it’s time to drop the debt ratio limit
Klaus Regling, director general of the European Stability Mechanism, called the current wording of Europe’s Stability and Growth Pact “economically absurd” in an interview with Der Spiegel this week.
This criticism, from a man who helped then-German Finance Minister Theo Waigel negotiate the terms of the pact in the 1990s, could hardly have come from a more damning source. It should certainly be the last nail in the coffin of outdated austerity measures. But no. Germany does not get the message.
The Stability and Growth Pact is supposed to keep the debt burden of EU member states below 60% of GDP and their deficits below 3% of economic output. Countries with a debt burden exceeding 60% of GDP must reduce their annual deficit by one-twentieth of the amount by which they exceed the limit of 60% debt per year.
But the man most likely to succeed Angela Merkel as German Chancellor, Olaf Scholz, is a SGP fan, deeming it flexible enough for current use. Its alleged finance minister, Christian Lindner, agrees.
But there is no flexibility built into the PGS. The Commission can choose not to apply the remedial clauses or, as it did in response to the Covid-19 pandemic, to deactivate them. Neither action is proof of the flexibility of the PSC, and both operate on the assumption that only good debt is debt that goes down.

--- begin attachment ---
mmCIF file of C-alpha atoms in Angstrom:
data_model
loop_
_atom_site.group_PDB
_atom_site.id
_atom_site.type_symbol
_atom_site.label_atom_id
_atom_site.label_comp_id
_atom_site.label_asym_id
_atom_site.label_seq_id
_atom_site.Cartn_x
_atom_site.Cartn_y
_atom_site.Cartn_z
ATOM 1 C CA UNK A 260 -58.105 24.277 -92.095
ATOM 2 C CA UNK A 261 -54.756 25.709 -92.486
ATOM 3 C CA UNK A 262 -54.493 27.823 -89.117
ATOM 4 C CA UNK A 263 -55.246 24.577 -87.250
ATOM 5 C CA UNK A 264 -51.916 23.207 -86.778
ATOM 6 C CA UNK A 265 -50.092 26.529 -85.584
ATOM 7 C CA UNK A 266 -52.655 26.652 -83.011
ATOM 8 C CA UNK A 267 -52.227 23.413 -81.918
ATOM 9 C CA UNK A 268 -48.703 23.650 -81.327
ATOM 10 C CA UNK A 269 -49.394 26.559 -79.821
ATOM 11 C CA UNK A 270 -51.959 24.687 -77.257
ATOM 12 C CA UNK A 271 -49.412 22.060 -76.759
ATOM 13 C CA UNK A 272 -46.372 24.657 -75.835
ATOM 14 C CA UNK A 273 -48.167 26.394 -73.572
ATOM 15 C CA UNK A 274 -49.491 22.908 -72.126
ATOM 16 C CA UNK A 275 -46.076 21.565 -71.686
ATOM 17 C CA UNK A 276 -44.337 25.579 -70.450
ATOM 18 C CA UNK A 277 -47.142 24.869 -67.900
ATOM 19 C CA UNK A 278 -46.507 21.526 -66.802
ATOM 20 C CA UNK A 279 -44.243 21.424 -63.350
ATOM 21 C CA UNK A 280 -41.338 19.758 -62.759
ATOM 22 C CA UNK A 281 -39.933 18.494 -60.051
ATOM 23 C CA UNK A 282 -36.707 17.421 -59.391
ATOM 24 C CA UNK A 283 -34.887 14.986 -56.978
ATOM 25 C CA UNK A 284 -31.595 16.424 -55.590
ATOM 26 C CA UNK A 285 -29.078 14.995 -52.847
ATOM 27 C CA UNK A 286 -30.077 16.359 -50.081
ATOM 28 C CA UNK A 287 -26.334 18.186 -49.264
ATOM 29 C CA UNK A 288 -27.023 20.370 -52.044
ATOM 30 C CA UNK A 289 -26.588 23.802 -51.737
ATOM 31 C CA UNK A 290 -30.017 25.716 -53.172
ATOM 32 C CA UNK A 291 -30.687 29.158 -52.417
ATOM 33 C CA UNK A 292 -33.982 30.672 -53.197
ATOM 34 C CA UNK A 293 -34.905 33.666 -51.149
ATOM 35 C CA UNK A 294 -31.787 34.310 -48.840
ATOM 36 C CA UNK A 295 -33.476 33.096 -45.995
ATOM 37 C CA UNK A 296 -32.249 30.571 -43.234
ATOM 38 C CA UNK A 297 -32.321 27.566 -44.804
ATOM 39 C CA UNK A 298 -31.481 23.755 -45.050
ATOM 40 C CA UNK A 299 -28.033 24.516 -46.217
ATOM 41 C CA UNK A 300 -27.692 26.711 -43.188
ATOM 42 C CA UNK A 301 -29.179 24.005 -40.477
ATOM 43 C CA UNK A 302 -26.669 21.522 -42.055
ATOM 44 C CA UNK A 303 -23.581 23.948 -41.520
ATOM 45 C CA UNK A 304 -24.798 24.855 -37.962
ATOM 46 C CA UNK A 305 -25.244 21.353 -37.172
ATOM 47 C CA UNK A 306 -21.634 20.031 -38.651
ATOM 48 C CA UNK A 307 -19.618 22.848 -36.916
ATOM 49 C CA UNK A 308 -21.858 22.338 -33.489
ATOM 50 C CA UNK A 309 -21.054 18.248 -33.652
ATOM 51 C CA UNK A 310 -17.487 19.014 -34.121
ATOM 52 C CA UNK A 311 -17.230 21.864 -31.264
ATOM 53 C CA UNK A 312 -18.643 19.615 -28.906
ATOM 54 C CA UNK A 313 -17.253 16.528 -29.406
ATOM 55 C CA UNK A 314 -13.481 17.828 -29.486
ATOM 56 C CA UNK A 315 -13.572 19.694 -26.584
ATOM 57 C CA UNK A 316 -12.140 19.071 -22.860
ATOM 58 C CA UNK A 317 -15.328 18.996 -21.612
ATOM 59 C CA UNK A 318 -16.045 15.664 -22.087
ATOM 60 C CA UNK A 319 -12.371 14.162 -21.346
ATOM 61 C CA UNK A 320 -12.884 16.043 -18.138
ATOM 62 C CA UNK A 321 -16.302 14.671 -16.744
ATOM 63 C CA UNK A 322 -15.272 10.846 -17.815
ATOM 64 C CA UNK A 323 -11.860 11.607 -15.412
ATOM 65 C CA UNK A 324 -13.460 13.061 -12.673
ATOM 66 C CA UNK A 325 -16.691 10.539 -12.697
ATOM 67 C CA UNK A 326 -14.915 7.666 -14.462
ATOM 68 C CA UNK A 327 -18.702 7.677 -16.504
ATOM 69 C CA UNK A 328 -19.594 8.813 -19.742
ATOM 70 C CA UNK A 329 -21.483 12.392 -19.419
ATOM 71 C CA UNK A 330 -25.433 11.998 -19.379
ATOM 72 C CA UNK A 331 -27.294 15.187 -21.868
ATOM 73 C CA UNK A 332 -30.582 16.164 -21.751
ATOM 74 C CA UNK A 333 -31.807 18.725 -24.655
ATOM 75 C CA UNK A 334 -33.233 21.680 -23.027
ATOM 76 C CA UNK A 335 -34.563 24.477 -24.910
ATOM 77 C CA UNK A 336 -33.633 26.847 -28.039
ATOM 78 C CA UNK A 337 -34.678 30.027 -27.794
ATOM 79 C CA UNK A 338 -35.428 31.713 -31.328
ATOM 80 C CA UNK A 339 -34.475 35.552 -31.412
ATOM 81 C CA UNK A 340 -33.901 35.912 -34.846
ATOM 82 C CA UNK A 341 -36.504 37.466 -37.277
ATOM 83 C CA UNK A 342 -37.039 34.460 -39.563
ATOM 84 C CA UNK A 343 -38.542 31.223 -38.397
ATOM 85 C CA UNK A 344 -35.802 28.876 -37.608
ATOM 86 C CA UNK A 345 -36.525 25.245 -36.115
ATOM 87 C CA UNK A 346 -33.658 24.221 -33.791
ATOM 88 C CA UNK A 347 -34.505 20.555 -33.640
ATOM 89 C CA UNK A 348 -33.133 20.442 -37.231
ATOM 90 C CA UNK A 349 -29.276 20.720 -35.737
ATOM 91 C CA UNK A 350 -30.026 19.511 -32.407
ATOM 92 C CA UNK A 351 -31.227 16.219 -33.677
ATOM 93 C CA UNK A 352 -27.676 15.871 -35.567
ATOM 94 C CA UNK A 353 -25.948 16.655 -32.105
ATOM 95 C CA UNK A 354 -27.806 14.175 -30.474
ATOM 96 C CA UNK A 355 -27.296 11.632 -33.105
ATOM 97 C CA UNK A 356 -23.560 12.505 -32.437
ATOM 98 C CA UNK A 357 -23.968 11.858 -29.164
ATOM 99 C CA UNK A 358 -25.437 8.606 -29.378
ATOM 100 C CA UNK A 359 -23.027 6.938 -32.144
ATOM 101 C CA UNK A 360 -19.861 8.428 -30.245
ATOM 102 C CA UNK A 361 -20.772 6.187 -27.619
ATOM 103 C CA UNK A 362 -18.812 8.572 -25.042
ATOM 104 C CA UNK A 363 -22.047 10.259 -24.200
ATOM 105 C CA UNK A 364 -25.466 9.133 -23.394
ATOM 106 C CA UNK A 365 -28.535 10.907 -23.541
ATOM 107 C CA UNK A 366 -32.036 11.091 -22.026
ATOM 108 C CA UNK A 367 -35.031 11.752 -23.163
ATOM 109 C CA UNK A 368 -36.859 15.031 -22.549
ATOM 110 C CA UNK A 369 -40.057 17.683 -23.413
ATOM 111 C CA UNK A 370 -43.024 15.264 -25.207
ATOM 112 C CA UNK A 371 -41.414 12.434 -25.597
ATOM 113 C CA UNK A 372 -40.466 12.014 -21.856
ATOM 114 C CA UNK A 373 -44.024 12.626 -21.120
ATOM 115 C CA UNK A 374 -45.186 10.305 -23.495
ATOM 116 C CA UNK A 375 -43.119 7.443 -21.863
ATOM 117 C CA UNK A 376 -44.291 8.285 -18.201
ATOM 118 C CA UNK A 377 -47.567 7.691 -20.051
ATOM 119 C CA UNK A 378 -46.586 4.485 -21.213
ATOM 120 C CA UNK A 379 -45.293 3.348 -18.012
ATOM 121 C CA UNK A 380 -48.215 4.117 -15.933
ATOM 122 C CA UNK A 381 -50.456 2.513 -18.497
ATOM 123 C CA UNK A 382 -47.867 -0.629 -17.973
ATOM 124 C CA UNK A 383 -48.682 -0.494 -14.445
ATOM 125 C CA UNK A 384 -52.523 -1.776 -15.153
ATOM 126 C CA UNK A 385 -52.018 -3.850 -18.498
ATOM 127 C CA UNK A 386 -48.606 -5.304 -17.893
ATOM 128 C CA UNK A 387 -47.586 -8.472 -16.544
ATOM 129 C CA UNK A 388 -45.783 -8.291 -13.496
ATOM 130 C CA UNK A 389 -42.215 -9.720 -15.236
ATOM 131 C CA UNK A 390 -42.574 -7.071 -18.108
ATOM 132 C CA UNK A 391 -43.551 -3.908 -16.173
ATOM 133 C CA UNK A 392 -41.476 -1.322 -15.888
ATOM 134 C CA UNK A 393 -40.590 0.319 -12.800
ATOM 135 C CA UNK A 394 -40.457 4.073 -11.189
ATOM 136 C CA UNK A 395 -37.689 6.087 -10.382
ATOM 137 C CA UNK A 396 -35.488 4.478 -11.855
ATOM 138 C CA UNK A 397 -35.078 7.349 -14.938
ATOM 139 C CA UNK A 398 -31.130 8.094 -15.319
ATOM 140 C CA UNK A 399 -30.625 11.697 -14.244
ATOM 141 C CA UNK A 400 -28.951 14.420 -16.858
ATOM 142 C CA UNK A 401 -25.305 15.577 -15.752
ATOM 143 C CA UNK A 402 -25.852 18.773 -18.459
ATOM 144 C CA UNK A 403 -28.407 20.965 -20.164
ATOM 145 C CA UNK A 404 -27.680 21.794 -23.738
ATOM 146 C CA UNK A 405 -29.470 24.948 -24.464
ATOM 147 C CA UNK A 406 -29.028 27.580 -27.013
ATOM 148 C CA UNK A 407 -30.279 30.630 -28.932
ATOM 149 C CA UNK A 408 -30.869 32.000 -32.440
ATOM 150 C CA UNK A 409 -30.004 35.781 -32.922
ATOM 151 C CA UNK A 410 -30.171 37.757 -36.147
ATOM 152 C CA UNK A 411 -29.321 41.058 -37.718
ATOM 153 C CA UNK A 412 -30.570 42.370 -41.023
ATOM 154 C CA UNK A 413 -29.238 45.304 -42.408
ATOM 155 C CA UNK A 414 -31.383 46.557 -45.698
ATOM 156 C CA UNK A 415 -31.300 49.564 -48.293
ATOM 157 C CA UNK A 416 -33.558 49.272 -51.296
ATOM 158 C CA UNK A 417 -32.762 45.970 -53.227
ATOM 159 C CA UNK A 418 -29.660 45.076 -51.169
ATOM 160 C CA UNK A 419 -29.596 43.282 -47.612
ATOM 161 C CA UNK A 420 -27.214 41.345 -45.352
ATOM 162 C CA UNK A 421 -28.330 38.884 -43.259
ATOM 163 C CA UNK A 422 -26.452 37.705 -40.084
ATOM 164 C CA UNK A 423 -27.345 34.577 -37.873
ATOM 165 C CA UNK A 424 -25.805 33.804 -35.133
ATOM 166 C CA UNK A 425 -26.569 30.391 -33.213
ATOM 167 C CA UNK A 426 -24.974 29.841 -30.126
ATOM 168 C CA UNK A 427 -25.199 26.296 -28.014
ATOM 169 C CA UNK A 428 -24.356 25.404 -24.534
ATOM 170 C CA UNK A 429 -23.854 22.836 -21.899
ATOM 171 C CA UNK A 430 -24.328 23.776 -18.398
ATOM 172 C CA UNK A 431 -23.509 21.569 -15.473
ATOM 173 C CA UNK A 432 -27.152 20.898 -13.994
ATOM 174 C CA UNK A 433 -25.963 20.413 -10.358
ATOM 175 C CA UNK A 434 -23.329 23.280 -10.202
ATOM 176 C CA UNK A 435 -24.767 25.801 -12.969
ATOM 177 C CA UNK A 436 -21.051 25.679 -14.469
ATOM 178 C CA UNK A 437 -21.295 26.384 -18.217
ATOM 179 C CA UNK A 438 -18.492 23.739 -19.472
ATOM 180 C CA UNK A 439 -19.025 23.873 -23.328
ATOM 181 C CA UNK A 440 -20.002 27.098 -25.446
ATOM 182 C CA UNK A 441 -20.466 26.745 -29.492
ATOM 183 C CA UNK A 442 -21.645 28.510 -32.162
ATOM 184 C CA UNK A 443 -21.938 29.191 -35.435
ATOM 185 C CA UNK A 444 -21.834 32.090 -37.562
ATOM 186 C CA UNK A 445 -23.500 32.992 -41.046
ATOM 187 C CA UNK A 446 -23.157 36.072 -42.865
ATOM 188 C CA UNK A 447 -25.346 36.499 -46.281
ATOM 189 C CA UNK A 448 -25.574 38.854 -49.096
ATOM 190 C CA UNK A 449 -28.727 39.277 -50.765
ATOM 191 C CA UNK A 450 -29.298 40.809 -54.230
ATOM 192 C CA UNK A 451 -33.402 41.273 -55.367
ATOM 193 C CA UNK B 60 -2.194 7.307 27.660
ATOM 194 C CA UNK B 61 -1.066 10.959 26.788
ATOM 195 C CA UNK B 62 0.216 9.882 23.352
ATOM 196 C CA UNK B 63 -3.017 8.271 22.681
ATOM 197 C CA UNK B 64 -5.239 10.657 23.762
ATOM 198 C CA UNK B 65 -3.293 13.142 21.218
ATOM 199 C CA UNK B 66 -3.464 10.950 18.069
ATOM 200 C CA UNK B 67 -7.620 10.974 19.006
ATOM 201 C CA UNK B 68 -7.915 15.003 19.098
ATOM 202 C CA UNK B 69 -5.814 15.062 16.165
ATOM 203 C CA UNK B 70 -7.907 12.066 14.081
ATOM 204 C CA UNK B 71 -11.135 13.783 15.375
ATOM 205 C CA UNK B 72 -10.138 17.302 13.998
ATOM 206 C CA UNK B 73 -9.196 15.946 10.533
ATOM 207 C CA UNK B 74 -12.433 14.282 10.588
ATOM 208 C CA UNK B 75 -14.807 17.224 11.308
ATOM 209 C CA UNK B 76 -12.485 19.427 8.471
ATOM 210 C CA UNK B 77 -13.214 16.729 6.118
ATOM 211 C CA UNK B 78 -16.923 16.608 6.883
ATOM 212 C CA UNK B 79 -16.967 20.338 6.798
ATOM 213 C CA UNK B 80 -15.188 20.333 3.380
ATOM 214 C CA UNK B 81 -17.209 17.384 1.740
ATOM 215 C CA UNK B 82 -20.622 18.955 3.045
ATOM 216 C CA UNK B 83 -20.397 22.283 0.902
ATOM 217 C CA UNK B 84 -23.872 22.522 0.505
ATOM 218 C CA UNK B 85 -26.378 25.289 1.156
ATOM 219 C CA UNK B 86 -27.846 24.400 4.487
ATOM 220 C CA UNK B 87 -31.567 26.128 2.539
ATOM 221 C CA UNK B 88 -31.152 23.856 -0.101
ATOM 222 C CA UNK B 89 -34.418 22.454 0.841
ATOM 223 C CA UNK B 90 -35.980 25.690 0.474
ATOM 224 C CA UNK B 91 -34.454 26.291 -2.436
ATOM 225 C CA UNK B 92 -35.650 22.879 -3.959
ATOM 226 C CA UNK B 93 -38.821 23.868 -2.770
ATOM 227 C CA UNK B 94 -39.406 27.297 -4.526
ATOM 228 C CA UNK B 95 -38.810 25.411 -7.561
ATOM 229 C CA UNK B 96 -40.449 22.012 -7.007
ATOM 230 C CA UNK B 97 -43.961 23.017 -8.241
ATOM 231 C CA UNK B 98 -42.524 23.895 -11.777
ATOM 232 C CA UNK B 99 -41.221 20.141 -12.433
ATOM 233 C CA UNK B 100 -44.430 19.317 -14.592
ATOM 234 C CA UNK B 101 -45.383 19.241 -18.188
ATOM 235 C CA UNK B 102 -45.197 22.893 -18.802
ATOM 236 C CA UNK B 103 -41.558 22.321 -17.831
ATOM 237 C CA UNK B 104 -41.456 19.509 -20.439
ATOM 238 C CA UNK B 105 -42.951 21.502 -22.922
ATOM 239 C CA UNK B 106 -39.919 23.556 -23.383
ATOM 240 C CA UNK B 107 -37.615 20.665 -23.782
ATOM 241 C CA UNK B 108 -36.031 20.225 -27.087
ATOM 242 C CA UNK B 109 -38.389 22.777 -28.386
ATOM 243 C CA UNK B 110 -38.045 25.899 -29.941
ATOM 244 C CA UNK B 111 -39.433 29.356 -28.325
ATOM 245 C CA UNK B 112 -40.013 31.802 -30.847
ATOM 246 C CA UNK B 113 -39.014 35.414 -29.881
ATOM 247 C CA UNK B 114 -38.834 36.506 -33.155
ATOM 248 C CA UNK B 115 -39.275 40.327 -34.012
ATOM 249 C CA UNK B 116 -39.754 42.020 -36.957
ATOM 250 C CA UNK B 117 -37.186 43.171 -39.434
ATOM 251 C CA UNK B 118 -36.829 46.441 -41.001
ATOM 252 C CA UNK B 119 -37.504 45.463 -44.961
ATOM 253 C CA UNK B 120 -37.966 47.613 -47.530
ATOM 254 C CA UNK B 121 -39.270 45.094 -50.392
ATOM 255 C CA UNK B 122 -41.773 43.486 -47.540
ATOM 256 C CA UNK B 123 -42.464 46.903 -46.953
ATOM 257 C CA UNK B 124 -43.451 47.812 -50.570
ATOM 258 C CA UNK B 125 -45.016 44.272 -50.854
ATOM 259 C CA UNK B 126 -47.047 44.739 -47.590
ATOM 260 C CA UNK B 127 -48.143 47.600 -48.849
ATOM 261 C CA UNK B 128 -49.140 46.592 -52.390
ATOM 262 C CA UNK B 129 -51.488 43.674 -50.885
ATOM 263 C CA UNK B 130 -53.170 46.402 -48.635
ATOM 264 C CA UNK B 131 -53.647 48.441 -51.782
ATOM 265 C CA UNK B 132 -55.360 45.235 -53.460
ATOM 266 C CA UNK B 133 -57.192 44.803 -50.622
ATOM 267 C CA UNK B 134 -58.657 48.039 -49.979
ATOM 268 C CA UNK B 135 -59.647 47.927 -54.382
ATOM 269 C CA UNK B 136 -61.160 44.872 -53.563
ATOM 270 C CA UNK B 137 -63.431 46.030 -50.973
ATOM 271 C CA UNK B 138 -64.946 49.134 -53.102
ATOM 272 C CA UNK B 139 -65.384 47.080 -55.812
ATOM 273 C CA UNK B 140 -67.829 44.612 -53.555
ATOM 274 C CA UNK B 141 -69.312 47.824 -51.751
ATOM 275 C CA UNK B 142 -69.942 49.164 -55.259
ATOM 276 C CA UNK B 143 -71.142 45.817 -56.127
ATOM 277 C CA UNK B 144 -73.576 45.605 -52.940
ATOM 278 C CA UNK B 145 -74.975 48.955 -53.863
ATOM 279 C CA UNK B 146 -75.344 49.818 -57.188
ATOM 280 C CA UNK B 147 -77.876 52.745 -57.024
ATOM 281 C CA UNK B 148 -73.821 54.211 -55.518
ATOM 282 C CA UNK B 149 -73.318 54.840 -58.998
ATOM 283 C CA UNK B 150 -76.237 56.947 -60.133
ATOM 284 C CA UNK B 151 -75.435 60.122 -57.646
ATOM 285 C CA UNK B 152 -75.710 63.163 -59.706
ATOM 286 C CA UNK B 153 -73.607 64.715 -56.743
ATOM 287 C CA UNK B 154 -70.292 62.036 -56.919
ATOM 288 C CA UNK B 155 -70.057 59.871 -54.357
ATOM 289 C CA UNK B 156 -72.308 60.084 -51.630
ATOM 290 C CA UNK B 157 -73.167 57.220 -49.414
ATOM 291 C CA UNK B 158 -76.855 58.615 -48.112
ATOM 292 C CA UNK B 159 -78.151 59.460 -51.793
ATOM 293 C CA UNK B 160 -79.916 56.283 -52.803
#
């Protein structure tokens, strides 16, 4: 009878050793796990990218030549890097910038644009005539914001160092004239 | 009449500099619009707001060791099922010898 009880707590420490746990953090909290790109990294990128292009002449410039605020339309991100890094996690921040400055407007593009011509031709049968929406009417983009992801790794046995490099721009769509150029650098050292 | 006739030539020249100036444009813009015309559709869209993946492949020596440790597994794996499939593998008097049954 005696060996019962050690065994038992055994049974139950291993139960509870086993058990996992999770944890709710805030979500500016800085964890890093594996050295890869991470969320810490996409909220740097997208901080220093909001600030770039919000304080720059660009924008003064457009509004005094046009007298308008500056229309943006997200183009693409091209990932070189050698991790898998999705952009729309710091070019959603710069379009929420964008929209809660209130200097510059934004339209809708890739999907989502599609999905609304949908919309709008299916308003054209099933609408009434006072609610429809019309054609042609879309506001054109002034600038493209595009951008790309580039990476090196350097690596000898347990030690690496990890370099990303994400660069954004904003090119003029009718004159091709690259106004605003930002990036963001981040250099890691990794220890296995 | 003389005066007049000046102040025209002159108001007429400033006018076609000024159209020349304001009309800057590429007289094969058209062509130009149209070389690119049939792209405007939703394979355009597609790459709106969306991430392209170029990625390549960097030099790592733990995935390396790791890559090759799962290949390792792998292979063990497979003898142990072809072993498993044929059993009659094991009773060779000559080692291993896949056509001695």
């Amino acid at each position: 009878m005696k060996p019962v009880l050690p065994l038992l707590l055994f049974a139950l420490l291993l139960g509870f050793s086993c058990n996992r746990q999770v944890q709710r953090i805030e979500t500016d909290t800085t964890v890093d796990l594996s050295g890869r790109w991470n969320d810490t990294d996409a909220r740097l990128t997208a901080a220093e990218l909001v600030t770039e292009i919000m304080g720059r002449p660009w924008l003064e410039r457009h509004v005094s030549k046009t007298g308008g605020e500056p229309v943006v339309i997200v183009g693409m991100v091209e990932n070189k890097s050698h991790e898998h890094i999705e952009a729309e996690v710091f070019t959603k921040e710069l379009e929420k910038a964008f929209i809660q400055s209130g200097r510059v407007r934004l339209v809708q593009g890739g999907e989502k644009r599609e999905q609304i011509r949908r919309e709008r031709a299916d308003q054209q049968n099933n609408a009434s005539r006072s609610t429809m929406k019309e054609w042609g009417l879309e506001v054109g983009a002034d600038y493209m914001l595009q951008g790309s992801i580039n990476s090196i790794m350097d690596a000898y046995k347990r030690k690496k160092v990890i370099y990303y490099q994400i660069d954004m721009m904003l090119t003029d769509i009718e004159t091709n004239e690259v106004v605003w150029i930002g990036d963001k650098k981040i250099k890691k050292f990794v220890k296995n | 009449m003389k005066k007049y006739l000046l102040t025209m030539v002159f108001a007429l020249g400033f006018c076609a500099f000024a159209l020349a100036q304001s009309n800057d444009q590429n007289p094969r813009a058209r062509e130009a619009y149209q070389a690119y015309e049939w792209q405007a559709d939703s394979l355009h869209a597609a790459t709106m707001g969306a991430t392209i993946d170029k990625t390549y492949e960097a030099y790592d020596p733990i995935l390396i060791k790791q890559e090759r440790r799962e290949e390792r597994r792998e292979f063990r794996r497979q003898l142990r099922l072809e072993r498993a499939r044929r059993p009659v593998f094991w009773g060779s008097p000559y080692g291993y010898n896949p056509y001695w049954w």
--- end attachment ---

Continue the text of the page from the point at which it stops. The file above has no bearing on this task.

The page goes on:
Economists across Europe think differently. Most want to see investments in growth-promoting reforms, rather than the kind of quick belt-tightening austerity that a return to the original SGP would mean.
Debt-to-GDP ratios are not an appropriate way to measure a country’s debt sustainability or default risk. Economists have many other ways of measuring it. You can compare interest payments to income, or interest payments to GDP, or interest payments to the country’s annual budget. The key is that the cost of a debt burden is not the same as the size of the debt pile – a simple concept Regling pointed out in his interview.
The business community agrees with Mr. Regling. The risk of not investing heavily in the years to come far outweighs the risk of over-indebtedness. Even with the return of inflation leading to higher rates, the risks of debt sustainability are a distant prospect.
Investors anticipate a rate hike by the end of 2022. ECB chief economist Philip Lane rebuffed this expectation, saying it is “difficult to come to terms with the ECB’s forward guidance” .
But even if the ECB made a rate hike in 2022 and followed more in 2023, borrowing costs are so historically low that even if rates were to rise significantly, borrowers would still be able to lower their service costs. debt. every time you visit the market.
Going back to the punitive wording of the SGP would hurt Europe’s growth prospects once the pandemic is over. The reduction in the supply of government bonds would lower interest rates further. Instead of benefiting governments by allowing them to borrow more, it would simply disadvantage savers seeking income in safe assets.
The debate should be closed. Debt-to-GDP ratios have no place in determining policy.
Of course, there is too much debt, but debt to GDP is not the right way to measure it, and the next German government will do Germany and Europe a disservice if they insist. to hang on to it.